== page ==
Japan Institute for National Fundamentals

Speaking out

Hideo Tamura

【#1147】Threats of China Subjugating Russia

Hideo Tamura / 2024.05.22 (Wed)

May 20, 2024

Russian President Vladimir Putin and Chinese President Xi Jinping at their meeting in Beijing last week agreed to enhance strategic cooperation. This demonstrates the formation of a Sino-Russian axis to undermine the U.S. global hegemony. In reality, however, China subjugates Russia.

The areas of China-Russia cooperation are ranging wide from advanced technologies and supply chains for key components/materials to overall security.

Munition-related exports to Russia up 2.5 times from the prewar level

China has been supporting Russia put under Western sanctions for its aggression against Ukraine, providing international payment services as well as drones, semiconductors, and other technologies available for military and civilian use. While the Xi government denies China’s provision of lethal weapons to Russia, China’s exports to Russia of “arms and ammunition components and related goods” in 12 months to March this year were 2.5 times higher than in 2021, according to China’s trade statistics. The U.S. Biden administration has asked China to halt military assistance to Russia, while threatening financial sanctions against China. However, the Xi government is trying to get away with a verbal promise to strengthen export controls.

There is no denying that the Russian wartime economy is fragile. The consumer price inflation rate has been hovering around 8%, with the basic interest rate remaining as high as 16%. Unless interest rates are kept high, the Russian ruble could plunge against the dollar, the euro and other major currencies. The import ratio from China for items such as automobiles and general consumer goods shot up from about 20% in 2021 to nearly 40% in 2023.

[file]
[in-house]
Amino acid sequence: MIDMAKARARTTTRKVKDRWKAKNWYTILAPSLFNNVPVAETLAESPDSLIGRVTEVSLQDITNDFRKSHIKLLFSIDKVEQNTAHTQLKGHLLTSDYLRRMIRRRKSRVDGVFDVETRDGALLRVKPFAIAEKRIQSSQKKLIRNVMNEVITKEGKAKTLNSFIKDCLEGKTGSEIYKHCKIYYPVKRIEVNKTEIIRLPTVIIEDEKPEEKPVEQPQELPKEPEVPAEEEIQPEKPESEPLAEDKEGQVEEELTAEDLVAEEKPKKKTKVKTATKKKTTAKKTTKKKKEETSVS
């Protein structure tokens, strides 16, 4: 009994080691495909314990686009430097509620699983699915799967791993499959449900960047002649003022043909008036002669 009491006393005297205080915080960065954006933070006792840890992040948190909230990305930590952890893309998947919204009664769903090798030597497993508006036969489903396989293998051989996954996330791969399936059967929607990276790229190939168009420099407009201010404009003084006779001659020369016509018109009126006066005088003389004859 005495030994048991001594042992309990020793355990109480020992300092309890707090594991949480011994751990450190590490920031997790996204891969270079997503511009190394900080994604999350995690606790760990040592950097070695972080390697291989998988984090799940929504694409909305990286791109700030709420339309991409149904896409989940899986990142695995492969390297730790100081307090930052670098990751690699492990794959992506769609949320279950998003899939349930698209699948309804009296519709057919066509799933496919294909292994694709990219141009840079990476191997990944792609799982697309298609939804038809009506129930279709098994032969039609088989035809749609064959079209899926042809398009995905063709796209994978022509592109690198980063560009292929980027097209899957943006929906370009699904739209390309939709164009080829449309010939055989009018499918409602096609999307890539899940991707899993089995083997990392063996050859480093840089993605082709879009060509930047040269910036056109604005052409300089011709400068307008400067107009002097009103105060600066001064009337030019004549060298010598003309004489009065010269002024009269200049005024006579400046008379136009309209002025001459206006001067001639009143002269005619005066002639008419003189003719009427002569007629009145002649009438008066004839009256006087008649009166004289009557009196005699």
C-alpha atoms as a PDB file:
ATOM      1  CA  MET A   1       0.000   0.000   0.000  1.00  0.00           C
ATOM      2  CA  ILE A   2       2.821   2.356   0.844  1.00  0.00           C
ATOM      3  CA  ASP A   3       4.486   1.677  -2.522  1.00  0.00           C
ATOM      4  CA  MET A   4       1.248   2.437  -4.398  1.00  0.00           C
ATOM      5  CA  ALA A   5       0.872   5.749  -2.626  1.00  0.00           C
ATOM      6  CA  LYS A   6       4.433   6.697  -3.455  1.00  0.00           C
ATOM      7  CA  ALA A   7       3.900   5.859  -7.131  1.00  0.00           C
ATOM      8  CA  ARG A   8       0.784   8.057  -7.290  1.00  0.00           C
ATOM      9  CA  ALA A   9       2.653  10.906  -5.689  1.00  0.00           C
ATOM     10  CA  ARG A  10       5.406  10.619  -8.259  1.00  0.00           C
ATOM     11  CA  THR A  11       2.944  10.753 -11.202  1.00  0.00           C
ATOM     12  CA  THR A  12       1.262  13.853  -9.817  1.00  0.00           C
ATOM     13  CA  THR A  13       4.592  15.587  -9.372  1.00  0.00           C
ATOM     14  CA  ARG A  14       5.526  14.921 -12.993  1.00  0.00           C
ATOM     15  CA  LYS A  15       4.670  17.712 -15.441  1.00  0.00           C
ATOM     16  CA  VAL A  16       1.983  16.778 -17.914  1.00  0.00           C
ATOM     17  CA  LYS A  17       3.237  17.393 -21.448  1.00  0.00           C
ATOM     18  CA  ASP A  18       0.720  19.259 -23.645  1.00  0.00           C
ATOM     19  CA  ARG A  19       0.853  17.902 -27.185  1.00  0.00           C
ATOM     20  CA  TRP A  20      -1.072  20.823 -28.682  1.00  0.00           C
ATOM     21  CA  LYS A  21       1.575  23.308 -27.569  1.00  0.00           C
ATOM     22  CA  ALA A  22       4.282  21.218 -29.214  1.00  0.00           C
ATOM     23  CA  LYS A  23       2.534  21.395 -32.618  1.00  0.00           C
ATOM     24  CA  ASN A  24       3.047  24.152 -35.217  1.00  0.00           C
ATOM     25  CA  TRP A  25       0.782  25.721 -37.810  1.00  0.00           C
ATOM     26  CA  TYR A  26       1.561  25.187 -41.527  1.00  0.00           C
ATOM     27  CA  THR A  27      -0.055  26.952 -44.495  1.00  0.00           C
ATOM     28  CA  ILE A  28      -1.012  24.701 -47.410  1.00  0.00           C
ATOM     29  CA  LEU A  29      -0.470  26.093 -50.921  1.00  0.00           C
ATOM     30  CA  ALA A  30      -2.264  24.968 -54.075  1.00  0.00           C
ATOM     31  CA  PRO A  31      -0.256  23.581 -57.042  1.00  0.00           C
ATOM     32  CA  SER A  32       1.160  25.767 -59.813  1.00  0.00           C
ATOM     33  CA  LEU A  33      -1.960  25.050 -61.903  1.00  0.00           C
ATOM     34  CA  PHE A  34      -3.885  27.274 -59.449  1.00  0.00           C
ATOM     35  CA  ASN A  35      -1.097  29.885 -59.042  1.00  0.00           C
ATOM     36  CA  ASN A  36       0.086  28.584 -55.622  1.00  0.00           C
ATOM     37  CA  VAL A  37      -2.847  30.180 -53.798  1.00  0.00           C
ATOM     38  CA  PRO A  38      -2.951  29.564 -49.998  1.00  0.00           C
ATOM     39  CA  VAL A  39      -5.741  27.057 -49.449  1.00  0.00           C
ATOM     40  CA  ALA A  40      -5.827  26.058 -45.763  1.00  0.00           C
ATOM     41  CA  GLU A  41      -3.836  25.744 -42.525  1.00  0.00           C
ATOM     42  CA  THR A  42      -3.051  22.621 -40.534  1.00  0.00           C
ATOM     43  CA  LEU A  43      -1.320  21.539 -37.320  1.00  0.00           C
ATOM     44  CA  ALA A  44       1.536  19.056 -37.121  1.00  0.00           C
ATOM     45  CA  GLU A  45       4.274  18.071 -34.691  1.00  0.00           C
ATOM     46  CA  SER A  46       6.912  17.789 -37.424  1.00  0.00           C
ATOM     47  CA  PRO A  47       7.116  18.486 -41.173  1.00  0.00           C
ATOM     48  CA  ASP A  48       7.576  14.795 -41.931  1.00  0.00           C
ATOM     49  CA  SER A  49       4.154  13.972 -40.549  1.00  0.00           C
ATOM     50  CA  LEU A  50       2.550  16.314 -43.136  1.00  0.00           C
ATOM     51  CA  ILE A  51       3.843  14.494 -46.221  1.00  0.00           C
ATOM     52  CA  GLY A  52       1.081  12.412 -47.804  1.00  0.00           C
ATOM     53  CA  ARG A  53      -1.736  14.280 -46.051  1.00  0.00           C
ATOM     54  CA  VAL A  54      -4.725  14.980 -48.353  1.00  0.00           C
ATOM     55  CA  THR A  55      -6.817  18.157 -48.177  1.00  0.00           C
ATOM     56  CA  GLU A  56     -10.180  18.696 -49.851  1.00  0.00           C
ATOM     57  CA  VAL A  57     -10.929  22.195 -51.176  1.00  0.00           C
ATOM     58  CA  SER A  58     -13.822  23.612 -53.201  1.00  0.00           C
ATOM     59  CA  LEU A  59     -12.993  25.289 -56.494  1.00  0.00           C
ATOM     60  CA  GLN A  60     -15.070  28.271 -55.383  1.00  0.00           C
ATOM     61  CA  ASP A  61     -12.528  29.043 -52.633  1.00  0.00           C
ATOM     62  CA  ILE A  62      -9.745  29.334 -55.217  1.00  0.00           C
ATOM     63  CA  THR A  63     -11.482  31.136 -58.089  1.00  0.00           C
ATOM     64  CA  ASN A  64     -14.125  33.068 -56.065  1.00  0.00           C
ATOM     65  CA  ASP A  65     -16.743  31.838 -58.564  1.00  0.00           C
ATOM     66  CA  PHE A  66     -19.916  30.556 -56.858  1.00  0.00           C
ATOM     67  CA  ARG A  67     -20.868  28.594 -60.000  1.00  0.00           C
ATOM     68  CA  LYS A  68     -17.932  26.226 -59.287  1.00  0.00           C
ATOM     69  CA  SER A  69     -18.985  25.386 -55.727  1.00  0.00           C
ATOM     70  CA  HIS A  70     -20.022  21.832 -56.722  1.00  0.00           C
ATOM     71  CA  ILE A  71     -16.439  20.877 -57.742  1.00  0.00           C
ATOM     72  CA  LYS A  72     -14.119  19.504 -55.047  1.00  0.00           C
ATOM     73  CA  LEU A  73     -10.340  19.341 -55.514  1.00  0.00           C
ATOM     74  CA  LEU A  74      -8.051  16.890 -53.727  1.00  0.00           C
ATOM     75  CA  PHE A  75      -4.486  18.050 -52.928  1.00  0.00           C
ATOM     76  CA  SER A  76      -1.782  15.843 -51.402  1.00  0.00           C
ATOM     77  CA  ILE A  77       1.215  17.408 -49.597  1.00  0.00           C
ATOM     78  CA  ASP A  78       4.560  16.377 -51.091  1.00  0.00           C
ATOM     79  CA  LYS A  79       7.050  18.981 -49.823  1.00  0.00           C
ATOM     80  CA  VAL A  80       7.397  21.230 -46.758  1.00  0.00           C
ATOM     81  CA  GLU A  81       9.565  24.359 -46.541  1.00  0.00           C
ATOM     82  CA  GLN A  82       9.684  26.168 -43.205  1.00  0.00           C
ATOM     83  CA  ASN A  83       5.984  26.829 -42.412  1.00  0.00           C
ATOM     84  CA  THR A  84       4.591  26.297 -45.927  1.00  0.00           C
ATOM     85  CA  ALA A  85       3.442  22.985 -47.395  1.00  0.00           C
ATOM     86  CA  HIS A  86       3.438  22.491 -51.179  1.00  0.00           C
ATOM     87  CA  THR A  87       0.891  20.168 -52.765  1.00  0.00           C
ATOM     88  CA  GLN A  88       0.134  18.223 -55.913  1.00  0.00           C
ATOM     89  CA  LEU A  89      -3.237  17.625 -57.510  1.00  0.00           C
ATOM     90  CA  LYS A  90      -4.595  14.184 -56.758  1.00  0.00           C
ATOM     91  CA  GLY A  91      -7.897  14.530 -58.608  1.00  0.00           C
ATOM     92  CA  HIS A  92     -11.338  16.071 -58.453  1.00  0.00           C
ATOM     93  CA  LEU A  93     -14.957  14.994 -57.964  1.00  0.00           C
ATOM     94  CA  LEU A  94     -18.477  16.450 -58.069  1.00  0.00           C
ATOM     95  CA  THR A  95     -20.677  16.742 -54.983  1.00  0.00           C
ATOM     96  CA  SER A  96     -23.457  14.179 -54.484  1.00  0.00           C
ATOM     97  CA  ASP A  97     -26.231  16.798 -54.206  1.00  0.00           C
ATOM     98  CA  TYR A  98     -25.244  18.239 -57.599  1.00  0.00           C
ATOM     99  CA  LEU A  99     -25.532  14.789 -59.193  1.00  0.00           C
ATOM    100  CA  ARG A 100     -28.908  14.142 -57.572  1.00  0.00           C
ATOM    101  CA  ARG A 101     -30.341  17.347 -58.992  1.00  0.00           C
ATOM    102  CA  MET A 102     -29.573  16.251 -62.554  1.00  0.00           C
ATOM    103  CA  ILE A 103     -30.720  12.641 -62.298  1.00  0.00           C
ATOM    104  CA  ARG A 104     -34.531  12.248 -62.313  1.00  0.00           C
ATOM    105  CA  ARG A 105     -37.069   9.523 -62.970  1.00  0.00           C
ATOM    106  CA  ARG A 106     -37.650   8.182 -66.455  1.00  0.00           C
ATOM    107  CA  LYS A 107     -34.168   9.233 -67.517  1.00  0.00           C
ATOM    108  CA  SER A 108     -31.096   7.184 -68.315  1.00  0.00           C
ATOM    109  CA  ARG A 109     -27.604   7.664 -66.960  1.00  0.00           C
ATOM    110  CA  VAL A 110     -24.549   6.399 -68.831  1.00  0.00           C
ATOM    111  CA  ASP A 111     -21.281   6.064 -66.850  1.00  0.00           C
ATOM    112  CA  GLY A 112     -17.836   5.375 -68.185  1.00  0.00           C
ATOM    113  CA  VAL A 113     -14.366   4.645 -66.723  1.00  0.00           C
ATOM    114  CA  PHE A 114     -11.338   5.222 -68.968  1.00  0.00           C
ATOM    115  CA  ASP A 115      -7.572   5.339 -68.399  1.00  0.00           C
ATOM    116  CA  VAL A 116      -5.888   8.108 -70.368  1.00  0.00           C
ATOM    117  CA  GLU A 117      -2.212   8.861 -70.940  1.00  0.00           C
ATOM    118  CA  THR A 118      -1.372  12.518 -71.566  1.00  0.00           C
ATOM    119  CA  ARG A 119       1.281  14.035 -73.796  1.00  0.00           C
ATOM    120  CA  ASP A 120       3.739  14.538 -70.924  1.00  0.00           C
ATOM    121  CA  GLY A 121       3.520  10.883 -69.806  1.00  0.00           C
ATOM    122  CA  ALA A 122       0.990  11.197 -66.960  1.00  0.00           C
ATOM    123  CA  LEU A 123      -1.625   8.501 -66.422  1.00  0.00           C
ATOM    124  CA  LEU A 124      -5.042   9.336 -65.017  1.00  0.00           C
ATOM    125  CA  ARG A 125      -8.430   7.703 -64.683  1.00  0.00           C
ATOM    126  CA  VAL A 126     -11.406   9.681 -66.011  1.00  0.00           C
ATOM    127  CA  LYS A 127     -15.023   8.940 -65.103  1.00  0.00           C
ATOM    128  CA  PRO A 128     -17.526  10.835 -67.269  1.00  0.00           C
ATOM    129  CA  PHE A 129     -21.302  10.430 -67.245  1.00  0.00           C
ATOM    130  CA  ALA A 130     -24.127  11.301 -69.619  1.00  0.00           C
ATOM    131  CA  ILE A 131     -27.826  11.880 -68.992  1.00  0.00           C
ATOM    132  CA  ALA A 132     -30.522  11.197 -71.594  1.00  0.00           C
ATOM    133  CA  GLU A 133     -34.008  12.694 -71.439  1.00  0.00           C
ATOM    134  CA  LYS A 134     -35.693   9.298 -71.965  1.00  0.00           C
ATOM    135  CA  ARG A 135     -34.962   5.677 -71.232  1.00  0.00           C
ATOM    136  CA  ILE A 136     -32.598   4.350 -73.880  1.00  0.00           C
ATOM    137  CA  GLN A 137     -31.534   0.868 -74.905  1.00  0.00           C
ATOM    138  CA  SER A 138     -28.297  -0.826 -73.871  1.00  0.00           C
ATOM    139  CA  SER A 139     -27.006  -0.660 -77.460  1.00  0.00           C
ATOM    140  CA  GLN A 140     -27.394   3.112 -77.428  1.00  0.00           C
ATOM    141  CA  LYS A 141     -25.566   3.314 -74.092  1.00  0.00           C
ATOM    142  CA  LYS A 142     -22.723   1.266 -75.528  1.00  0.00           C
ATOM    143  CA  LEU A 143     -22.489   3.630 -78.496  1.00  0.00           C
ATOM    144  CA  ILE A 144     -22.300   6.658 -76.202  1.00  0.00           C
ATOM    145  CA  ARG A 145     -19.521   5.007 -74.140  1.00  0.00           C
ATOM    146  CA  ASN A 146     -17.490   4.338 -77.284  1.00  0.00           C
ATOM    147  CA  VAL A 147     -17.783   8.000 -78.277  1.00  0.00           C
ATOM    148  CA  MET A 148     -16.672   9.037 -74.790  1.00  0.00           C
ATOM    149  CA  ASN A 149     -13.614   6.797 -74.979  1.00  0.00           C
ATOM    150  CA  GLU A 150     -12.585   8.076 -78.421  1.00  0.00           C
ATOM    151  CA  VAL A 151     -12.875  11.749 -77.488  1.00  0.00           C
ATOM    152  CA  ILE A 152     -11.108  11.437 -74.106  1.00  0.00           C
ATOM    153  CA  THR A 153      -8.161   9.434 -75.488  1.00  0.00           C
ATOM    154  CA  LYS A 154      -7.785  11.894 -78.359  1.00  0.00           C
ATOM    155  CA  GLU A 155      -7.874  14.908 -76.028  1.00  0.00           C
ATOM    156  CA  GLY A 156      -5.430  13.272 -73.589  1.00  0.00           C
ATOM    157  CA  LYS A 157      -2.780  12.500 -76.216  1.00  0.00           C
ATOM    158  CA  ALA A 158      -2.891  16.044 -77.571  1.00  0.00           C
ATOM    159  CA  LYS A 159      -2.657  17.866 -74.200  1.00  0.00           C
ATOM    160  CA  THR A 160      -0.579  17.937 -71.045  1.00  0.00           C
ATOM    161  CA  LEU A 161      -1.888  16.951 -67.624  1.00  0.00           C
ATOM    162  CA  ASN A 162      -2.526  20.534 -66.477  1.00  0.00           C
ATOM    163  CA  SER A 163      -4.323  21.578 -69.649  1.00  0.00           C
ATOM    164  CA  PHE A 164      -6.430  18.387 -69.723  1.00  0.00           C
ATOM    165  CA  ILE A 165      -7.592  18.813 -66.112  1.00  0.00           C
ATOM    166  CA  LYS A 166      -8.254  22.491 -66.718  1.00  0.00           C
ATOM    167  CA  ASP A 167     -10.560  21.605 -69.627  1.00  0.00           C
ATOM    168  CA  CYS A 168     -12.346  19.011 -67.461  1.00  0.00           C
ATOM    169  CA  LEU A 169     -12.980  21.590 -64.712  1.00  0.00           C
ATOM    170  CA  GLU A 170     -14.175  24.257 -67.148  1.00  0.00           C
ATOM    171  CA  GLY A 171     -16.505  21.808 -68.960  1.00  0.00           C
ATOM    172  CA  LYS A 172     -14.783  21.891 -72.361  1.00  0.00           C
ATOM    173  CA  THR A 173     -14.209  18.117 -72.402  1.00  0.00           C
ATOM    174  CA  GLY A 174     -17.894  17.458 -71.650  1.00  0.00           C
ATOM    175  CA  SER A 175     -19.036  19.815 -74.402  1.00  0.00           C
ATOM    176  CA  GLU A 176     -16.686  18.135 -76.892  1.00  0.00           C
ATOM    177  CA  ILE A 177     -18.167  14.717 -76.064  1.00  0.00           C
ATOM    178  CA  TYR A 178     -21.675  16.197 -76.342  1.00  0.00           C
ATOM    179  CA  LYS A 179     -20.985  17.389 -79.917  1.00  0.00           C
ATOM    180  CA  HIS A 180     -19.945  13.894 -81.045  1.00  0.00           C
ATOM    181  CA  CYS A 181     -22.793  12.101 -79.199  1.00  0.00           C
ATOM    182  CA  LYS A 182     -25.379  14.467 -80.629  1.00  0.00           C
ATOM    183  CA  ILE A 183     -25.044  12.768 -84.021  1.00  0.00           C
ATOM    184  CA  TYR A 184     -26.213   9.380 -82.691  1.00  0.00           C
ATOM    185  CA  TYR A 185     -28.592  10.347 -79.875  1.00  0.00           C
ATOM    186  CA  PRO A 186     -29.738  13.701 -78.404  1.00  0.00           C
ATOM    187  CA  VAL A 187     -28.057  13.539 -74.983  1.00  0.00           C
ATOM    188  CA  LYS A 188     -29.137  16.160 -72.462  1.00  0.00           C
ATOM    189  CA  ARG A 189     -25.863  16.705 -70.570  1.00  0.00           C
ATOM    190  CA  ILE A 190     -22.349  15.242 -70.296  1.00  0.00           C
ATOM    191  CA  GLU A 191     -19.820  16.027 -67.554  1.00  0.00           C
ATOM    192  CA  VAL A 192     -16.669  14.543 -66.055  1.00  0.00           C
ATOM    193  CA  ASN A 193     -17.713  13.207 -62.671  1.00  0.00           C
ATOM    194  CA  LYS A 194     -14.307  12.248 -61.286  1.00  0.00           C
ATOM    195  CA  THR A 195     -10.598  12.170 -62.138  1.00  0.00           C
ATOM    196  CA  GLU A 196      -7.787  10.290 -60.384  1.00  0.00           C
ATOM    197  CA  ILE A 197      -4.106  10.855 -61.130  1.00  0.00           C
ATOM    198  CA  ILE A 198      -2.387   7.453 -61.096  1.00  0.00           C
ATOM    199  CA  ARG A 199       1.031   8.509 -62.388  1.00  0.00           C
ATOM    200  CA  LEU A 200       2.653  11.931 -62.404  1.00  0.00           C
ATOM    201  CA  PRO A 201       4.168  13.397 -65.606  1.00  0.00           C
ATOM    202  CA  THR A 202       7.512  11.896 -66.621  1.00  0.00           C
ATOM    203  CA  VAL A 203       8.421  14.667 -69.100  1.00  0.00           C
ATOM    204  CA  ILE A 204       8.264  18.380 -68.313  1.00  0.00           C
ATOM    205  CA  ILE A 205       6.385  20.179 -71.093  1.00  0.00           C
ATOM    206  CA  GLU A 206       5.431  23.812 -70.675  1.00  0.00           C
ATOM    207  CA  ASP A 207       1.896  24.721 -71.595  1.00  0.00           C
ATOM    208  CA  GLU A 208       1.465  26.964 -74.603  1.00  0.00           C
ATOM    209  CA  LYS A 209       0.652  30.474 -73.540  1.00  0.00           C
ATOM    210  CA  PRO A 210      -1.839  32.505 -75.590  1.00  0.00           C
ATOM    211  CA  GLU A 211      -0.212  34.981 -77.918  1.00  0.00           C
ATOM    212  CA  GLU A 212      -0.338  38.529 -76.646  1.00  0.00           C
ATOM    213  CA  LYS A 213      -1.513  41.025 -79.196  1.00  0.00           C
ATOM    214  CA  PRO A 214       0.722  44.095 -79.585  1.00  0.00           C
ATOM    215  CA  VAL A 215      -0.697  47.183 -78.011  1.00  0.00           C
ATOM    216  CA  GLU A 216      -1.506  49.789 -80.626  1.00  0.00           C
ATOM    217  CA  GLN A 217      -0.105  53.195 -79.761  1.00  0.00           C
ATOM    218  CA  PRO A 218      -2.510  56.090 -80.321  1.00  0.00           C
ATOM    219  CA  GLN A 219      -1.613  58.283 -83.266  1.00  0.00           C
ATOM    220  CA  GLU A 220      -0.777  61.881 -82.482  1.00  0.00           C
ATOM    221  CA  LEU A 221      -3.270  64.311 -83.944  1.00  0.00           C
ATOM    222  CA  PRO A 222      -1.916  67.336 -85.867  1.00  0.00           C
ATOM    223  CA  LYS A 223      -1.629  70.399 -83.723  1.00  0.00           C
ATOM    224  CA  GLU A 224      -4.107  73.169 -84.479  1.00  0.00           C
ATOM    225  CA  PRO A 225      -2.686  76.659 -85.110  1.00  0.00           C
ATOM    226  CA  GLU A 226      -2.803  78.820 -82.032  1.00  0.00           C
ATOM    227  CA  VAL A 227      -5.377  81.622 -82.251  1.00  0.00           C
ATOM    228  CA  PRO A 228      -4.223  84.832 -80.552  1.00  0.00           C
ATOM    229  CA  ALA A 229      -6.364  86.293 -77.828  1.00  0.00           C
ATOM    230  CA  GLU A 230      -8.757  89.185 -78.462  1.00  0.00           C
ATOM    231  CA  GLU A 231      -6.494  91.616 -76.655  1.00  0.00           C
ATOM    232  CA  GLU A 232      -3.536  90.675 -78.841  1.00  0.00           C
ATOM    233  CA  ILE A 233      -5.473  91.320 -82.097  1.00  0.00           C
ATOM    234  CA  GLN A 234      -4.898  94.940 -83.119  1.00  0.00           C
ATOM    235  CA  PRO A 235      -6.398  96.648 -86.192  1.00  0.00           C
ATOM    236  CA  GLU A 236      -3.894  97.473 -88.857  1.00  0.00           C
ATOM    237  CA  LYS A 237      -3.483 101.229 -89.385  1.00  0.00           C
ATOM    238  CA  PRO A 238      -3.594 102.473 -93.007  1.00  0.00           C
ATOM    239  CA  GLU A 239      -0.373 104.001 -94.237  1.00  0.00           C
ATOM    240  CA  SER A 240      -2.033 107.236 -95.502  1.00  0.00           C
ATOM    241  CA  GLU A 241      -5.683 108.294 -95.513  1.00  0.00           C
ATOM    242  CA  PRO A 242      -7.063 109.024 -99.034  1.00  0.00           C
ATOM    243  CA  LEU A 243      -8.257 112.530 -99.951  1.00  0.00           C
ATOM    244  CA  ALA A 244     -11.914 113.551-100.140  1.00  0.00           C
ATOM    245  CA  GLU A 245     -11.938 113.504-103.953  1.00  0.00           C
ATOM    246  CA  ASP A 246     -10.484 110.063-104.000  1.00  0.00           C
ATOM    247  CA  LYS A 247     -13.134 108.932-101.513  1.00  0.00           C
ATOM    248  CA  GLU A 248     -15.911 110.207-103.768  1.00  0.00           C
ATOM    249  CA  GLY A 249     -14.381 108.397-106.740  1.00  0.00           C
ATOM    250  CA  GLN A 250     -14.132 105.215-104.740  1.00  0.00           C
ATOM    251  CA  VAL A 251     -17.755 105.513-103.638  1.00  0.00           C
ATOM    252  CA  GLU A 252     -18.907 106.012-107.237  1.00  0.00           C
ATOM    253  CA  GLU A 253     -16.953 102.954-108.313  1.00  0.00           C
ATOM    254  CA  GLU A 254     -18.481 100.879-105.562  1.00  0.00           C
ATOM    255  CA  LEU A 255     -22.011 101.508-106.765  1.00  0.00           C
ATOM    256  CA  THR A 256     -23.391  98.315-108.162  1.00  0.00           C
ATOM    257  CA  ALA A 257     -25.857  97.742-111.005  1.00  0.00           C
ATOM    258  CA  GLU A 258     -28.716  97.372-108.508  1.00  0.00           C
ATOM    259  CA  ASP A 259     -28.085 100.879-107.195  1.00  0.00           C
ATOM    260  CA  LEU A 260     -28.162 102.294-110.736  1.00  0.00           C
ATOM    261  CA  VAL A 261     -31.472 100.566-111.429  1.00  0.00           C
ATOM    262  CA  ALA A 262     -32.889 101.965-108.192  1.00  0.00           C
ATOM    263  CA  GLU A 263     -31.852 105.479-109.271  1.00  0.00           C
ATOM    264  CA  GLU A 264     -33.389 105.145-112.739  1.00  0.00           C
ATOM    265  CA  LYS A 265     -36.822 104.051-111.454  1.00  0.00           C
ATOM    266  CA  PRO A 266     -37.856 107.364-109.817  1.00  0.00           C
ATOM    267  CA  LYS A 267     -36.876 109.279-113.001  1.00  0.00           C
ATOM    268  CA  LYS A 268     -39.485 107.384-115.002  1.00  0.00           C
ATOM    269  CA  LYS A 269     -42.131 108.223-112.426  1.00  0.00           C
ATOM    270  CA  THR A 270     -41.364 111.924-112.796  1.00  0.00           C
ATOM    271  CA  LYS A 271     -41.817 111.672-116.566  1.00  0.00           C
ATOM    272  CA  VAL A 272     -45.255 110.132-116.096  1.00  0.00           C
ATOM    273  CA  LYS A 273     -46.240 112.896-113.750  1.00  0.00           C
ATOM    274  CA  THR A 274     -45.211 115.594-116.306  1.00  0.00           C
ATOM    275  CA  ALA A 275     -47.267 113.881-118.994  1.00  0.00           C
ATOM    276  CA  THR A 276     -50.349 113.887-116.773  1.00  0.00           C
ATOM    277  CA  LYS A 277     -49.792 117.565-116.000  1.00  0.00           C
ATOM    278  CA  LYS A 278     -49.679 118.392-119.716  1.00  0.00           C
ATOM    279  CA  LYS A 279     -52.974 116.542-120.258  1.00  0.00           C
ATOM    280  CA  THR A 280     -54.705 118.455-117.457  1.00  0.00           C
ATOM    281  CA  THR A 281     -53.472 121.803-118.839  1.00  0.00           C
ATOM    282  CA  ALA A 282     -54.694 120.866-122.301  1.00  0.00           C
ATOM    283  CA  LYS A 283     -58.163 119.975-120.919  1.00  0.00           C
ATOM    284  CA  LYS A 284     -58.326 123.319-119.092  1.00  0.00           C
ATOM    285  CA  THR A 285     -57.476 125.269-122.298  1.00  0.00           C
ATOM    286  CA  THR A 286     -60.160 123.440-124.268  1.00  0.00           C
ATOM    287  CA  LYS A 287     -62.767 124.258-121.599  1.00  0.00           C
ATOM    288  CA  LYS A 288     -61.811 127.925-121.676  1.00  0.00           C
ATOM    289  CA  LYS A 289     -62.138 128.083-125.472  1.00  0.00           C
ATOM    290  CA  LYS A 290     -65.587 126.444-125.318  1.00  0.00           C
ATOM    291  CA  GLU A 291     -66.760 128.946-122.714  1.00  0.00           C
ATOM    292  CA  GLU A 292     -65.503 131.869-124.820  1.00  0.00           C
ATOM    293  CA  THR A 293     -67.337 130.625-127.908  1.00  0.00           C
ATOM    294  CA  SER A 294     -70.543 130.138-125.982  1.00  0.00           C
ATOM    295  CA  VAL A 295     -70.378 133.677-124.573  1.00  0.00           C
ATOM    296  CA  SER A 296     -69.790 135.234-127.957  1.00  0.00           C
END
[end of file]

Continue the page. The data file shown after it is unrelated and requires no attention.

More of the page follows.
The Putin government cannot continue the war or manage the economy without Chinese help. The longer the war lasts, the more dependent Russia will be on China. China buys Russian crude oil at prices about 20% higher than international market prices. As China’s crude oil imports from Russia in 2023 amounted to $60.7 billion, a rough calculation indicates the premium comes to about $12 billion. China thus covers more than 10% of Russia’s military spending of about $110 billion. However, the benefits from the protracted war flow to China.

Xi unfazed by U.S. punitive tariffs

China has successfully won over Russia that has a large share of energy and grain export markets, demonstrating an achievement of the Xi government’s external expansion strategy. The Xi government is gaining momentum to take every action to control supply chains for goods. Despite overproduction amid a domestic demand slump under a recession caused by the bursting of property bubbles, the Chinese government has invested in expanding production of conventional products like steel, as well as new-field goods such as electric vehicles and semiconductors, causing a flood of low-priced exports. The Biden administration is trying to impose high punitive tariffs on EVs and other Chinese products, but the Xi government remains unfazed.

China, bolstered by a weakening Russia, is tearing apart the U.S.-centered international order. Japan’s response to the geopolitical challenge posed by China and Russia will be crucial.

Hideo Tamura is a Planning Committee member at the Japan Institute for National Fundamentals and a columnist for the Sankei Shimbun newspaper.